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Monday Morning Ready01.08.2016
Jumpstart Your Week!

The Death Star of the movies might be one of the most terrifying weapons of mass destruction ever created. But it's clear that the moon-sized space station wasn't the most well-thought-out undertaking. After all, what good is a planet-destroying weapon if it can be taken down by one measly little X-Wing? ... < read more >
DISCUSSION QUESTIONS
Grade 3-4

Would you want to live on a space station built around an asteroid? Why or why not?

Grade 5-6

What would be the risks and benefits of dragging an asteroid back to Earth orbit?

Grade 7-8

Do you think it's more beneficial for scientists to study science fiction movies or for science fiction writers to interview scientists? Why?

Grade 9-10

Many things get destroyed in action movies. Writers rarely include the economic impact of these events. How do you think it would affect the plot if they did?

LESSON PLAN
Research, Redesign and Report

PROCESS:

  1. Point out that in the article Zachary Feinstein identified a realistic way to build a better Death Star. He listed scientific and economic reasons why his idea would work. Inform students you are now challenging them to do the same thing.
  2. Instruct students to select a science fiction movie they've all seen. Have them identify one object from the movie that all students are familiar with. 
  3. Have students make a list of the object's key features and select one feature that could be redesigned to improve the object's performance. Have them conduct research to learn how this could be done. 
  4. Tell students to draw a model of their redesigned object. Then have them write a report that highlights the scientific and economic advantages of redesigning the object in this way.

ASSESSMENT: 

Invite students to share their models and reports. Encourage classmates to discuss the scientific and economic advantages of modifying each object.

CUSTOMIZE THE LESSON:   

Grades 3-4:
Divide the class into small groups. Instruct each group to identify a movie and select one object to improve. Then have group members brainstorm ideas about how this could be done. Ideas can be based on reality or may be purely fictional. Once a change is agreed upon, have each group draw a model illustrating its idea. Tell students to identify one scientific and one economic advantage of the redesigned object. Have each group write a brief report outlining its ideas. 

Grades 5-6:
Divide the class into small groups. Instruct each group to identify a movie and select one object to improve. Then have group members brainstorm ideas about how this could be done. Challenge them to identify real-life examples as the basis for each change. Then have each group draw a model illustrating its idea. Tell students to identify one scientific and one economic advantage of the redesigned object. Have them write a brief report outlining their ideas.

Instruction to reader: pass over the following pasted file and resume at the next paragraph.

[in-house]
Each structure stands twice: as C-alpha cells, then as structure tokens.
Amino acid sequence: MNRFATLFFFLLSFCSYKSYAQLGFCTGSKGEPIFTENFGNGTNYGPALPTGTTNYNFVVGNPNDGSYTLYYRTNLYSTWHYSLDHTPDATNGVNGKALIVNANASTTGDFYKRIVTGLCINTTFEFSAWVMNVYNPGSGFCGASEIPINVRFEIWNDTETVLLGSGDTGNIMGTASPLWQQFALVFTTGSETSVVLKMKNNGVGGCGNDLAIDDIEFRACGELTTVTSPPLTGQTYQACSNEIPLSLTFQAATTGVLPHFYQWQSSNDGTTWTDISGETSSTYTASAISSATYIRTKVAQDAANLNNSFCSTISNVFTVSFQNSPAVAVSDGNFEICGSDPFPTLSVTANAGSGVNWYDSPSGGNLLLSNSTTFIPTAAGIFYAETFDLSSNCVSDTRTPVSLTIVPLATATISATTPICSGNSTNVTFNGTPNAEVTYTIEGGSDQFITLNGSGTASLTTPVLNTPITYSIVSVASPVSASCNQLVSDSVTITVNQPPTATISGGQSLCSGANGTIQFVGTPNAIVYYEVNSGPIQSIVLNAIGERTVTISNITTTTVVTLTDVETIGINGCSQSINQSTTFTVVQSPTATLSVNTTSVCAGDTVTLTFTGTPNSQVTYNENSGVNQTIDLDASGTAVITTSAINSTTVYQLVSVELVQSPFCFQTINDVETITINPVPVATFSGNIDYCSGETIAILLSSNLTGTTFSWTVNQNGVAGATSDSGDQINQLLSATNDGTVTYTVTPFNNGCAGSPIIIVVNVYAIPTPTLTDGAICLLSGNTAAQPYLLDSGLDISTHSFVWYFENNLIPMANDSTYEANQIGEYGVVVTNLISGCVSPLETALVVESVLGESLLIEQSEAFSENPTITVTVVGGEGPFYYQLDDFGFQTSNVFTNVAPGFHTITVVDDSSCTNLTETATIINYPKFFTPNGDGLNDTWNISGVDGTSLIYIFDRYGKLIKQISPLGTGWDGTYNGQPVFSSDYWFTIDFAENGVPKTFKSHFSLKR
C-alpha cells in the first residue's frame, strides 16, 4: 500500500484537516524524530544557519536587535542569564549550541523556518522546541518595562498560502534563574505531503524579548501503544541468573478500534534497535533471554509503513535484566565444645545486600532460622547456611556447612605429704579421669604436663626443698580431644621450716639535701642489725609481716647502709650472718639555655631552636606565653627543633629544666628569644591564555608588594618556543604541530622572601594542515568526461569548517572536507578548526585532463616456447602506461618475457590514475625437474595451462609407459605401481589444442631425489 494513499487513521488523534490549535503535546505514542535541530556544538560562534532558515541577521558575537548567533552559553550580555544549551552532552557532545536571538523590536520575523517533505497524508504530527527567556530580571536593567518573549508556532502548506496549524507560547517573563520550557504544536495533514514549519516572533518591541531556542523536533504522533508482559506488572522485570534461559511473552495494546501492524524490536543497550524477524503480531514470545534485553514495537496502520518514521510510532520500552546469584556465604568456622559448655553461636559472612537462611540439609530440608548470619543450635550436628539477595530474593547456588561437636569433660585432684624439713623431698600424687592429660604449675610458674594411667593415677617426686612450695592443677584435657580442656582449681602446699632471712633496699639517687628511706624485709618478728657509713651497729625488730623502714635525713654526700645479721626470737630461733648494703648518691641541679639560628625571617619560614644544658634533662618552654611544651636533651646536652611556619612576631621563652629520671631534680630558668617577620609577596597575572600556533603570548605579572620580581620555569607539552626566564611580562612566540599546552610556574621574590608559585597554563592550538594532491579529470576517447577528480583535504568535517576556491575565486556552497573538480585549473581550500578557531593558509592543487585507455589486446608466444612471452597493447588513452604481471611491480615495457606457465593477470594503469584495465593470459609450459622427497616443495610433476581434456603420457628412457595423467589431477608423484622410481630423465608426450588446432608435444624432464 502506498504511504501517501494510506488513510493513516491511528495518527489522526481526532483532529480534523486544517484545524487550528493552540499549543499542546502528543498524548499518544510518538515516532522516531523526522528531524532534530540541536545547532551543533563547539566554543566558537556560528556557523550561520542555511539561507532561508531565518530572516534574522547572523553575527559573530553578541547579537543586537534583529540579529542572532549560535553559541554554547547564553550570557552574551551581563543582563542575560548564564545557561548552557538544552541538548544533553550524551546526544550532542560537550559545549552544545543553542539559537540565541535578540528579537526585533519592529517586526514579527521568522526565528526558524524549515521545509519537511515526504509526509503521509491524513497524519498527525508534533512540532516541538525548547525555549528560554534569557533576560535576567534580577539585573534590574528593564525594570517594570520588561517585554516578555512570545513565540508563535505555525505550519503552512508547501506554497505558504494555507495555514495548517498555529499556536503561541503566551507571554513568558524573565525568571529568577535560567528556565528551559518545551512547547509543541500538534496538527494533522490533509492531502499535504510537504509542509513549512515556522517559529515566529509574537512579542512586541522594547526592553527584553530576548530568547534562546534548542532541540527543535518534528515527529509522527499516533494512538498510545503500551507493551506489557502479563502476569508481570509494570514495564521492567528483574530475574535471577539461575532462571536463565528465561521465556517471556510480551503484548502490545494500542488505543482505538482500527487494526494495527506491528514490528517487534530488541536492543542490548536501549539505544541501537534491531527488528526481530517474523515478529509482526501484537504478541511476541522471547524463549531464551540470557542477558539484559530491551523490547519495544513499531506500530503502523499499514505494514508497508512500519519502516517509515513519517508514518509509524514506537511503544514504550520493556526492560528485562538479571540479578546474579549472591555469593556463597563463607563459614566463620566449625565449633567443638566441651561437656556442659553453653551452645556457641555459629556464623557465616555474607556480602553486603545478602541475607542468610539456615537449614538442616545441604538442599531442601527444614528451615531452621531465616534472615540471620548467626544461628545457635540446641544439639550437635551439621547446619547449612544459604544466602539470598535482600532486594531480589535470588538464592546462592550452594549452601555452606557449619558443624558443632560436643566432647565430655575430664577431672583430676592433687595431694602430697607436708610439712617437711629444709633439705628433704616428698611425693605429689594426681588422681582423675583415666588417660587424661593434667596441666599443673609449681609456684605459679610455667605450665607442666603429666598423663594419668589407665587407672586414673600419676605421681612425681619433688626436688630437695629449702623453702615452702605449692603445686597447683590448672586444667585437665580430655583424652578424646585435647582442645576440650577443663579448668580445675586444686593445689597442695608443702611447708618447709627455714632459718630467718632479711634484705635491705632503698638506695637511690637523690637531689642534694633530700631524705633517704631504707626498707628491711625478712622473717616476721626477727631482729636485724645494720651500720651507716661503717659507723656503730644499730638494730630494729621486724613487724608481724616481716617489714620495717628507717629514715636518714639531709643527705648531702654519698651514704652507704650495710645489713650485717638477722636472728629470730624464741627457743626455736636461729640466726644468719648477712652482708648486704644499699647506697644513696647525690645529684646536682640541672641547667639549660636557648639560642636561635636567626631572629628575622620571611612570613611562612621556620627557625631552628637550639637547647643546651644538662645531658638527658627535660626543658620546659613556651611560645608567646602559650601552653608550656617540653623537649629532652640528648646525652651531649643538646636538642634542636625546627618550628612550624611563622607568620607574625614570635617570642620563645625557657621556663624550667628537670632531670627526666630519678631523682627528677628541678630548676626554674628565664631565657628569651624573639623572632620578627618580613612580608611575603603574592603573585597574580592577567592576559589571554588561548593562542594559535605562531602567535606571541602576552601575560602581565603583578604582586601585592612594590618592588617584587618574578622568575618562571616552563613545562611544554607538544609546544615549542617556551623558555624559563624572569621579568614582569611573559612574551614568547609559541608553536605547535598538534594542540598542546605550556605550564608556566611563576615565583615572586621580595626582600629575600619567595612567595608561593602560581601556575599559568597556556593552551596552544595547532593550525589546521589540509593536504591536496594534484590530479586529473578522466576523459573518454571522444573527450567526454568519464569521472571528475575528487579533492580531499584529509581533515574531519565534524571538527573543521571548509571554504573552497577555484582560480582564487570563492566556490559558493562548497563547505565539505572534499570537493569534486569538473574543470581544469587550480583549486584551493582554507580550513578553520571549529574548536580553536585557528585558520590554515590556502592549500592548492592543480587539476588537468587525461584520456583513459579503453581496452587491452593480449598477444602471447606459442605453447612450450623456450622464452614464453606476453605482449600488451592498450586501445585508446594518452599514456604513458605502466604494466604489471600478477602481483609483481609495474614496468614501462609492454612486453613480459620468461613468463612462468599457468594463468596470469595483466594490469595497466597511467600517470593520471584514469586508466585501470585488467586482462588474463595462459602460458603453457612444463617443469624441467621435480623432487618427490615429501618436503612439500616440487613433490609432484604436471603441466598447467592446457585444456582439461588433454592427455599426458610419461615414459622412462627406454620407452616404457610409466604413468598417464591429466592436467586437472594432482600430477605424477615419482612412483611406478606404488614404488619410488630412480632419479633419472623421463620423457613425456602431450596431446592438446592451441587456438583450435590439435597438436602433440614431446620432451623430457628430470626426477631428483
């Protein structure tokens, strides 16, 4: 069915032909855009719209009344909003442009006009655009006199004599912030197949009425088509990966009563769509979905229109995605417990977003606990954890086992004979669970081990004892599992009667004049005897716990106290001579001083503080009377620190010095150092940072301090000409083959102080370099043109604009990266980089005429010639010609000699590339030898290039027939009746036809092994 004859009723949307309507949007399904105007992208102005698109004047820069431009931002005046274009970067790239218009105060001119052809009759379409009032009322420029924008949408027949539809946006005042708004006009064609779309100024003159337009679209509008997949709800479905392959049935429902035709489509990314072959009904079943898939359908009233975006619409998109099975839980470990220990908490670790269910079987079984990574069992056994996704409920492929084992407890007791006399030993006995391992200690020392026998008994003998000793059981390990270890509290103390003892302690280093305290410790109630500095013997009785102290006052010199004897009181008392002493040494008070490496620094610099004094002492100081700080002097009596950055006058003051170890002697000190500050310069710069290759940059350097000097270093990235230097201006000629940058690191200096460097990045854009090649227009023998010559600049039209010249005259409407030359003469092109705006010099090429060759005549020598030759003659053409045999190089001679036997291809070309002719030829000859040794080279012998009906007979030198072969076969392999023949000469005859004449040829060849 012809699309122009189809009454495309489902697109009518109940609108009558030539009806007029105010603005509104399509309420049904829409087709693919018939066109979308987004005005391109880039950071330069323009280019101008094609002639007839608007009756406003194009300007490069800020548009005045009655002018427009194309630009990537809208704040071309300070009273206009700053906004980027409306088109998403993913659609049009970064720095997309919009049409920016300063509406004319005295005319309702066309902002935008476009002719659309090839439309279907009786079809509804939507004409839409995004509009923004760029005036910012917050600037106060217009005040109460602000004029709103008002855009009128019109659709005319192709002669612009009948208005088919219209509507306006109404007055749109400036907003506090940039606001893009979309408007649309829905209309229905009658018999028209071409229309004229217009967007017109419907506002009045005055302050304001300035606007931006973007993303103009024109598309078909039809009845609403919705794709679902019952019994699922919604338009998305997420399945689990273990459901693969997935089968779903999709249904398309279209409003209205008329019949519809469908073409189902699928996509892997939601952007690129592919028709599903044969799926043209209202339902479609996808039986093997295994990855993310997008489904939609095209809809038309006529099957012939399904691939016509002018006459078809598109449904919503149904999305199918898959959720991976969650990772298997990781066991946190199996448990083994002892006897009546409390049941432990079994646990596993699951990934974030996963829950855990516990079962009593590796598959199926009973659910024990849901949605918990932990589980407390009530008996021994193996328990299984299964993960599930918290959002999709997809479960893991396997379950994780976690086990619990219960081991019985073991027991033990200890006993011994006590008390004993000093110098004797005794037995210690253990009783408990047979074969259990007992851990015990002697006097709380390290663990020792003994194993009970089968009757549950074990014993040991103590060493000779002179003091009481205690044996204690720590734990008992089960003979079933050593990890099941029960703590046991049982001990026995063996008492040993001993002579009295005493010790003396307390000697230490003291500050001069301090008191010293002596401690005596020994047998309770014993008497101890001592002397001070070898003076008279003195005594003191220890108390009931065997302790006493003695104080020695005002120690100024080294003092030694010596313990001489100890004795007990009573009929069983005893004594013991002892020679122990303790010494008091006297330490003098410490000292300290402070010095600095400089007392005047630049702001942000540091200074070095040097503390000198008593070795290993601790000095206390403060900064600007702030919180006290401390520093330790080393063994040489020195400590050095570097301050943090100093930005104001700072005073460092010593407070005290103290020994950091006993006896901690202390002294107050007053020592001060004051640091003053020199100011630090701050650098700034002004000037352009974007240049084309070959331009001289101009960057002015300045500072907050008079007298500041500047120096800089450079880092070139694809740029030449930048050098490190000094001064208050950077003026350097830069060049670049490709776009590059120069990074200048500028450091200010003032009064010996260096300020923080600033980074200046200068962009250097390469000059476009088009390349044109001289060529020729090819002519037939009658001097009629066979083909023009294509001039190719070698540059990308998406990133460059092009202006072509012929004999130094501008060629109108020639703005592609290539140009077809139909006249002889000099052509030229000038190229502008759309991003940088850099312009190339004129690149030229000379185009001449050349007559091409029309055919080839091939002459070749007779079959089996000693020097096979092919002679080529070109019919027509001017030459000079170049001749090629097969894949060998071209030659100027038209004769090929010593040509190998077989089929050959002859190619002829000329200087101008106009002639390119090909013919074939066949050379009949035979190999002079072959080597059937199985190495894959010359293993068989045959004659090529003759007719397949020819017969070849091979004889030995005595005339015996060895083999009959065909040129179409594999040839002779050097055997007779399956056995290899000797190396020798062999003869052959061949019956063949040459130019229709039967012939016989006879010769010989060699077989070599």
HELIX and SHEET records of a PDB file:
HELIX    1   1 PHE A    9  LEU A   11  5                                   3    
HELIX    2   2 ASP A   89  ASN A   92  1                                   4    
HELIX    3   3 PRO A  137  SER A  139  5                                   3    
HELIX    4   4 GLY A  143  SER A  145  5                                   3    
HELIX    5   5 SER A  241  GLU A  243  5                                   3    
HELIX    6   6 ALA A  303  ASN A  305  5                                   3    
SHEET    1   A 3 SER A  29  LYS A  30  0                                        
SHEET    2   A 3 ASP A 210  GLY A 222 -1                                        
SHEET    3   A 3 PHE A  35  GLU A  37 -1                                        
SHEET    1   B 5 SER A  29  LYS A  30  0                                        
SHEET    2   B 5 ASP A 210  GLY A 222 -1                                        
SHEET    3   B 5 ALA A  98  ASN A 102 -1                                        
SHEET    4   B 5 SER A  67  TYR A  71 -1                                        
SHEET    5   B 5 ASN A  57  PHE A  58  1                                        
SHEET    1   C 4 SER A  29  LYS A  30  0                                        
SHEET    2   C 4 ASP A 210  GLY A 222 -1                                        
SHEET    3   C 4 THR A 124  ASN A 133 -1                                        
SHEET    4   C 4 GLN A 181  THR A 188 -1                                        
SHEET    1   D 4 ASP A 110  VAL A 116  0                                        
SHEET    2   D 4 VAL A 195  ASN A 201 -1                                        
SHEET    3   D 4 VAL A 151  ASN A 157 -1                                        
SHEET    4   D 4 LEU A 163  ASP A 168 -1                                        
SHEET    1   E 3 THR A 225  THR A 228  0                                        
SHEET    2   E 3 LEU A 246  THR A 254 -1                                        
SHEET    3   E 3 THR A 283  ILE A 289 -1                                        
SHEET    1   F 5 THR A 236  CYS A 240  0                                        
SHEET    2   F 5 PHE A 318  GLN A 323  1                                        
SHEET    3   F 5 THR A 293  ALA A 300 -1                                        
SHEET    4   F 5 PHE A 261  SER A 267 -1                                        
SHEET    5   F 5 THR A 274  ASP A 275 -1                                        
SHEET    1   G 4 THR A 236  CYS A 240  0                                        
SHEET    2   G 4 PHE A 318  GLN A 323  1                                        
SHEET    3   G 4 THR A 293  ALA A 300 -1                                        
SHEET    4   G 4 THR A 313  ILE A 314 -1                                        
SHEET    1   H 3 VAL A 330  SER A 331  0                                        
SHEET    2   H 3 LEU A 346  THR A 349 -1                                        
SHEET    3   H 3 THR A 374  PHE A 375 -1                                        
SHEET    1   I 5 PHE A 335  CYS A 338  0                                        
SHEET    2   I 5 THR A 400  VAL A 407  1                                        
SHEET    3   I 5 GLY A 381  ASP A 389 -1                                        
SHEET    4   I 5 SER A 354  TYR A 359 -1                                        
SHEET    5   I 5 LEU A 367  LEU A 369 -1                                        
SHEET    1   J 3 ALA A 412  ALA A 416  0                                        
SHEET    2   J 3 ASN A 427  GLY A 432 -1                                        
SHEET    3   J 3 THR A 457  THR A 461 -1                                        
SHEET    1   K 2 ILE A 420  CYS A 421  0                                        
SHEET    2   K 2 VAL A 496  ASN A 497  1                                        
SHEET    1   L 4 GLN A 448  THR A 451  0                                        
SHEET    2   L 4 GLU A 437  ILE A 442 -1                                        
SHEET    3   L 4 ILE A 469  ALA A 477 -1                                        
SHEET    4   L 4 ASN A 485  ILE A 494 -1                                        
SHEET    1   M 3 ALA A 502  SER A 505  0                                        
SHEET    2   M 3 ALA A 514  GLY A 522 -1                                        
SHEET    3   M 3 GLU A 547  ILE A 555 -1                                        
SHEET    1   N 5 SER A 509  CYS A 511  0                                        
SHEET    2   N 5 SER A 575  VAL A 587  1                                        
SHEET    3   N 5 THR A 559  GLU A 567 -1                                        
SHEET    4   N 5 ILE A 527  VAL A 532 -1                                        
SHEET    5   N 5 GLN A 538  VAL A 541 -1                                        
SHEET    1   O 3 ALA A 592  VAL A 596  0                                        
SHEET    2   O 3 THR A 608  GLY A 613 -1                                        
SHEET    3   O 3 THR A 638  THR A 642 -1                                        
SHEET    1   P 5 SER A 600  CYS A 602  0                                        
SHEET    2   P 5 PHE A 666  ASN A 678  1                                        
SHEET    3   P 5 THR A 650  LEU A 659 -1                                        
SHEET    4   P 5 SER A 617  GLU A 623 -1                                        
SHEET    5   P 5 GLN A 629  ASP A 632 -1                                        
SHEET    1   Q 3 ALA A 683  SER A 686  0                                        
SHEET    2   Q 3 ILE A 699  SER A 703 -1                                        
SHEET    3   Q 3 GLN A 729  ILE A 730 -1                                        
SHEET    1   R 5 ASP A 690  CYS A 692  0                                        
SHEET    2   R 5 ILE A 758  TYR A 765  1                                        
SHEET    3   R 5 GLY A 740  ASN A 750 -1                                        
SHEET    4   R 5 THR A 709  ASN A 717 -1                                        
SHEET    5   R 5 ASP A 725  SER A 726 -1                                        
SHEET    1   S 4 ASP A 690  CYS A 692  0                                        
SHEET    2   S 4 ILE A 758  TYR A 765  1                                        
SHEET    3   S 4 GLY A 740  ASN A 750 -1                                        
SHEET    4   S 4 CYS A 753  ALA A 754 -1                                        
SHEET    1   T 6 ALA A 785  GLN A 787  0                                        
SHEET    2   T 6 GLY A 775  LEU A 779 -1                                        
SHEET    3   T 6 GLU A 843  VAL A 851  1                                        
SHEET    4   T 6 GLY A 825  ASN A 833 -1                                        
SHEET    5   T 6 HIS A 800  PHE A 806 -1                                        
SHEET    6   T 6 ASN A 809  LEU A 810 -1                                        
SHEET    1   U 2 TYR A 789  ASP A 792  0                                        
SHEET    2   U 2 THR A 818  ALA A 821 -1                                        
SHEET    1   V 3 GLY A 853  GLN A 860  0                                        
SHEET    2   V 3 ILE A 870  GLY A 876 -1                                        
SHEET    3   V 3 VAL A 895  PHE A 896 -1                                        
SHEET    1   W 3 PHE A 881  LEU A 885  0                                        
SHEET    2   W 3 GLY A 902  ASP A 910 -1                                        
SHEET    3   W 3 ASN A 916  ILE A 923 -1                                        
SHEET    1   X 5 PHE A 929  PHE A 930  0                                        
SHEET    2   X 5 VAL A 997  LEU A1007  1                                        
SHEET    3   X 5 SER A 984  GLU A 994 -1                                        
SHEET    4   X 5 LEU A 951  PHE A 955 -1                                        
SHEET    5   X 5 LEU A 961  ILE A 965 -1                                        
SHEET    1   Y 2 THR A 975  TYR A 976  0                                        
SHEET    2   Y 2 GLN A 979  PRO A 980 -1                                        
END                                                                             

Grades 7-8:
Assign each student a partner. Instruct each pair to identify a movie and select one object to improve. Then have partners brainstorm ideas about how this could be done. Require them to identify real-life examples as the basis for each change. Have each pair draw a model illustrating its idea. Then have them write a detailed report in which they outline their ideas and identify as many scientific and economic advantages of the redesign as they can. 

Grades 9-10:
Assign each student a partner. Instruct each pair to identify a movie and select one object to improve. Then have partners brainstorm ideas to identify at least one large-scale and one small-scale change that could result in a better functioning object. Require students to identify real-life examples as the basis for each change. Have each pair draw a model illustrating its idea. Then have them write a detailed report in which they outline their ideas and identify as many scientific and economic advantages of the redesign as they can. 

SMITHSONIAN RESOURCES
Cosmic Times: Science Fiction Story
In this NASA lesson, students will create a fictional narrative on the beginning of time. They will use their knowledge of the Big Bang Theory and go back into time to when it occurred so they can make observations about it. They have four options as to a final product.

In the Round—Architecture Form and Function
In this lesson, students will learn about the relationship of form to function in architecture as they create polygonal structures that serve a particular function. They will see that the issue of form and function is one that designers of all types are involved with.

“Star Wars” Roundup: From Science Fiction to Science Fact
This Smithsonian article describes the science fiction behind several locations and astrological events described in the “Star Wars” movies. Click the links to read how scientists later proved that these examples of science fiction are actually fact.

Inside the Three-Decade Evolution of “Star Wars” Costumes
This Smithsonian article examines how “Star Wars” costumes have evolved over the past 30 years and explores how they have become part of our cultural knowledge base.

Star Wars: The Magic of Myth
In this online exhibition, students will examine the mythology beneath the “Star Wars” story by winding their way through the “hero’s journey” outlined in the plot and examining artifacts from the original “Star Wars” trilogy.
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